Stephen M. Smith

Let me just take the last one first, if I can. So I didn't listen to Pearson's conference call. I wasn't aware of their number. Where they talking about market growth or were they talking about Pearson's own growth in the period?

Ian Whittaker - Liberum Capital Limited, Research Division

No, they were talking about market growth. What they said was in U.S. higher education, the way they classified it was gross sales of 0.7% and that was to the end of June.

Stephen M. Smith

Gross sales?

Ian Whittaker - Liberum Capital Limited, Research Division

Gross sales.

Stephen M. Smith

I actually can't comment on that whether their number came from the same source as the number that I provided. But these were -- this is published industry data on the U.S. higher education market through the month of July. But I think we talk about net sales rather than gross sales.

Ian Whittaker - Liberum Capital Limited, Research Division

I'm sorry, can you just clarify what would be the difference between the 2?

Stephen M. Smith

Yes, gross is gross before returns. Let me make a couple of comments about bookstore ordering patterns though. So yes, you're right, that obviously online, digital sales and used books and rental have been around in the marketplace for a long time but I would say yes, the impact of those is becoming greater in terms of the impact on sales of the traditional hardcover textbook at the prevailing copy textbook price. So that's made bookstores less certain about stocking up, I would say. If you look back 2 or 3 years ago, bookstores would have anticipated student demand that have taken a note of the enrollment for specific course and they may have ordered anything up to 70% or 80% of the number of students that have ordered copies to cover that, recognizing that in any class, there is always a subgroup of students who won’t buy anything or they’ll go to the library or whatever. I think what we're seeing, if we match ordering of known adoption to known enrollments, we're seeing bookstores taking much, much smaller quantities upfront. That's partly because they don't know how many students will buy a used book, how many will come online to buy digital only. Of course, Amazon's growing strength in the channel has also caused some channel confusion. Bookstores again are reluctant to place orders until they see the students show up on the first day of term with their book lists. And textbooks has added a further confusion into that because we don't think that the print textbook model is necessarily very sustainable. What has been, is that there was a large amount of inventory that went out in previous years. Most of that has remained in the marketplace and is now available in the used books shelves but it's just added to a lot more confusion and bookstores are naturally, I think they're cautious because they wanted to protect their working capital. They don't want to order more than they will have demand for and they're finding it much more difficult now than they were in previous years to predict exactly what that demand will be at the start of the semester.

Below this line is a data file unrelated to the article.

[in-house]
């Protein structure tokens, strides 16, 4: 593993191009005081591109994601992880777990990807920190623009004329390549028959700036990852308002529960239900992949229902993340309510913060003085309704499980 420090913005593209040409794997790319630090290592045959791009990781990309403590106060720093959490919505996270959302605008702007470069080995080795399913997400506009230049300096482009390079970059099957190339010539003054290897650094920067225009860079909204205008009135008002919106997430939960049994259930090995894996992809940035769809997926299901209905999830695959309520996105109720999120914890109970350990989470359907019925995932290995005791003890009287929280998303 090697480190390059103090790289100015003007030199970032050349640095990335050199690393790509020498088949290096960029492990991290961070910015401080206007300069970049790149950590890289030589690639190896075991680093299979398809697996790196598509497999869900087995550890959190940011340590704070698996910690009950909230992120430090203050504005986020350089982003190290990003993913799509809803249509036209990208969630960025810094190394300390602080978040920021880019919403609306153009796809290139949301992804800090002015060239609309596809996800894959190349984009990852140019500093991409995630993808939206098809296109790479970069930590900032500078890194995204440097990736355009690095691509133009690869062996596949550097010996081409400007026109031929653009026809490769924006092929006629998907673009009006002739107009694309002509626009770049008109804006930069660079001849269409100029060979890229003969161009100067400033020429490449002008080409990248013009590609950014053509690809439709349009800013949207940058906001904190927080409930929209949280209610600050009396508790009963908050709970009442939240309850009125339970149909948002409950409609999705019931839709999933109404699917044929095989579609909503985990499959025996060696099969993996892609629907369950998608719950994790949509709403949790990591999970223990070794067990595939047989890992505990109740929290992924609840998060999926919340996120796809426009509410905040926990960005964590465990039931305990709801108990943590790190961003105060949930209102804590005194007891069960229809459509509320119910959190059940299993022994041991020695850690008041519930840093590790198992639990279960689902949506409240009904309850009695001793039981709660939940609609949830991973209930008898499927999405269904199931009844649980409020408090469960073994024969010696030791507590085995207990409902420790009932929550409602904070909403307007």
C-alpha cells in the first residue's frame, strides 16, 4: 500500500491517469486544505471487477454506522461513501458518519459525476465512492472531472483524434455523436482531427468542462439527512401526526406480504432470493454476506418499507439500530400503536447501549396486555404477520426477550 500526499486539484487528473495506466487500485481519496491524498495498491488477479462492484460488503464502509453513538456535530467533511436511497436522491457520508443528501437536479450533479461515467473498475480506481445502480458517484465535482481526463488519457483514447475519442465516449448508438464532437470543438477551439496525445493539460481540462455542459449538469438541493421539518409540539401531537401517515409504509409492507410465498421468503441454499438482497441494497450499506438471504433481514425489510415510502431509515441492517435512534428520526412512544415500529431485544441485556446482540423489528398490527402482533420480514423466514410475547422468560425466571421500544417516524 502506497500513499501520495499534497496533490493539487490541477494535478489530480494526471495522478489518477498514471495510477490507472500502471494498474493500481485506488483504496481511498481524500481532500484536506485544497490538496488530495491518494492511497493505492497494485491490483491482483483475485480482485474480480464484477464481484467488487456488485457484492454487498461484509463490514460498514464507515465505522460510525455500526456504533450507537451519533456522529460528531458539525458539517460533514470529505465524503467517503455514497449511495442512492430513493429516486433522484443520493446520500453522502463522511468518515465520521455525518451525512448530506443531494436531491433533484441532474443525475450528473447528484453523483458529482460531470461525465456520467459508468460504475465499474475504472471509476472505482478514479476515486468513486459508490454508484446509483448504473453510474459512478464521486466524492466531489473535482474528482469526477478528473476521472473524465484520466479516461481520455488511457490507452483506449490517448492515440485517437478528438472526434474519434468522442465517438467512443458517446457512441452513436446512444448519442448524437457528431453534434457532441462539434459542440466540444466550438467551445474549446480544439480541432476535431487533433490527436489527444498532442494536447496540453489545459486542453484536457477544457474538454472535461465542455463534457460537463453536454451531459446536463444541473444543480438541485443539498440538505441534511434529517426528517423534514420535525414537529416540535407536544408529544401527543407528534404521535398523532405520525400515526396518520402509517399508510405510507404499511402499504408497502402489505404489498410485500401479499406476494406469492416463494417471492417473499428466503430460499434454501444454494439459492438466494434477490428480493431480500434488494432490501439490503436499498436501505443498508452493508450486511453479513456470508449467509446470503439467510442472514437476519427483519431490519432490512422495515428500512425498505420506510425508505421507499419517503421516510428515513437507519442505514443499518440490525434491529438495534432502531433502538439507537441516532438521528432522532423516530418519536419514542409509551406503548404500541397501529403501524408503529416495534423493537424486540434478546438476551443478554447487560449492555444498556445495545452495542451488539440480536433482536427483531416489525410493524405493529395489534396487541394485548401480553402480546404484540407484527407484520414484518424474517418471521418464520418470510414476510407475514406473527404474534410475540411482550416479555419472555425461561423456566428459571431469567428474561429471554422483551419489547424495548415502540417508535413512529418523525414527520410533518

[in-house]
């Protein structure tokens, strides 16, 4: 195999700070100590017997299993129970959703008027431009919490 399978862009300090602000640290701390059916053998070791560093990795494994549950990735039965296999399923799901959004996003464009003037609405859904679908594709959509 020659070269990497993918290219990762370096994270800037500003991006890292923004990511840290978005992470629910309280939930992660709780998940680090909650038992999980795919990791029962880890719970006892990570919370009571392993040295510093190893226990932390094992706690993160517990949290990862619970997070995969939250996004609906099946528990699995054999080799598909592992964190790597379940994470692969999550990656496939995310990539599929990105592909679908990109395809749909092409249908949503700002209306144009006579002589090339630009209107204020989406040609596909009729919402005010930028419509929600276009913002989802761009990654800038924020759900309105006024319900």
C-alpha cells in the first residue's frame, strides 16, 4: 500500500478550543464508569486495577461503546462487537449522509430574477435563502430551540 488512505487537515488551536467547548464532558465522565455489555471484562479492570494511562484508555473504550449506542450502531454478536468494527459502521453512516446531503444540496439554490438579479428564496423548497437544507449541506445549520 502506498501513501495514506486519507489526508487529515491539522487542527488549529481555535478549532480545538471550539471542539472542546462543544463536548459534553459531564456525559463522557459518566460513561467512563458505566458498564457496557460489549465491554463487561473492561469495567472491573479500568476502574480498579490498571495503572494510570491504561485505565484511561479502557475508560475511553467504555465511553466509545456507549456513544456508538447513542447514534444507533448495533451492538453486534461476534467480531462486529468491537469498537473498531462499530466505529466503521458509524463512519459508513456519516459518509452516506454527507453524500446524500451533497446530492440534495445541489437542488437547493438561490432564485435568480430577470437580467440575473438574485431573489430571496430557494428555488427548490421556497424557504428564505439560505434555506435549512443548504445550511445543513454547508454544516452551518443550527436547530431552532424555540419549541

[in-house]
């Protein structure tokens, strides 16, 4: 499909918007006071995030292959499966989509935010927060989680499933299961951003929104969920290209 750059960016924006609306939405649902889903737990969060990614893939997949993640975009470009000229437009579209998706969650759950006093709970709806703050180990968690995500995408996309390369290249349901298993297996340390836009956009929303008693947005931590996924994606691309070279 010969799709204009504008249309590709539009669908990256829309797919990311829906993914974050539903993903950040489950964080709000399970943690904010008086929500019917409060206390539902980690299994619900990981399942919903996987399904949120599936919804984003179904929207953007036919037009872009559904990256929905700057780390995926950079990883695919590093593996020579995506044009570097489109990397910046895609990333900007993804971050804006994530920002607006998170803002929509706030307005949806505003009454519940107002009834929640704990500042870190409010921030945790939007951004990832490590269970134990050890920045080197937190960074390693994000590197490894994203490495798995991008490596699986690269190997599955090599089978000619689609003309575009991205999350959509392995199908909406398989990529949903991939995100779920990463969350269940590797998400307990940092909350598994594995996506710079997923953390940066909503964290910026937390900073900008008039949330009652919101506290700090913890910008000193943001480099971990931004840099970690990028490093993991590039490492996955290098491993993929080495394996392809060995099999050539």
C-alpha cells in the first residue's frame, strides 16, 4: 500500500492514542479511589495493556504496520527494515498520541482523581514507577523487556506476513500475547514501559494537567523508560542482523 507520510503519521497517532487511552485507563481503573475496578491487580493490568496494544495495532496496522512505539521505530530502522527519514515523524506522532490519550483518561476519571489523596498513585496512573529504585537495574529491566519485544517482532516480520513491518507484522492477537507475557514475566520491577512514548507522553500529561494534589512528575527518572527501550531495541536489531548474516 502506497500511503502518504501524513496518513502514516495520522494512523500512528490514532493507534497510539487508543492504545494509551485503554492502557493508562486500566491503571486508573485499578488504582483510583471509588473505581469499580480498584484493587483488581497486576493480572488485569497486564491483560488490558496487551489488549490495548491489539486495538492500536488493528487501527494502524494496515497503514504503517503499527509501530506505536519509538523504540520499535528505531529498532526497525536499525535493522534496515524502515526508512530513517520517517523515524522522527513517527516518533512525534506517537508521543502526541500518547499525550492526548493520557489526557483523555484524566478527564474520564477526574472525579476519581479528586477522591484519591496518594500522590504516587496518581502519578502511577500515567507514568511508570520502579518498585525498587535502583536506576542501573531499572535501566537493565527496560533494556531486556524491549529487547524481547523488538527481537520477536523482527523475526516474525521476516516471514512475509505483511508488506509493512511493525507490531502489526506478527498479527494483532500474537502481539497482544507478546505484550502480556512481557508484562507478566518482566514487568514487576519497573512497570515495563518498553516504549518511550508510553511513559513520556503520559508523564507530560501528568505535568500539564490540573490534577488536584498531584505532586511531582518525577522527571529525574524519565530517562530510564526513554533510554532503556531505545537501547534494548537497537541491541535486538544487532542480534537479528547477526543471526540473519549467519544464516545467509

Ian Whittaker - Liberum Capital Limited, Research Division

That's extremely clear. And just on that, do you think that’s likely -- I mean put another way, do you think this is now likely to be a permanent feature of the market, that bookstores react in this way? Or is there any reason why you think it may be exacerbated by the cyclical pressures we're seeing at the moment?

Stephen M. Smith

You would hope that bookstores -- provided there aren't similar disruptions to distribution channels in the future, that bookstores will get more used to the new environment and begin to get better at predicting their demand. But I think it is the degree of change and the pace of change over the last year or 2 that's made it particularly hard for them to forecast at this point.

Operator

We'll go next to Sammy Cassal [ph] with Exane.

Unknown Analyst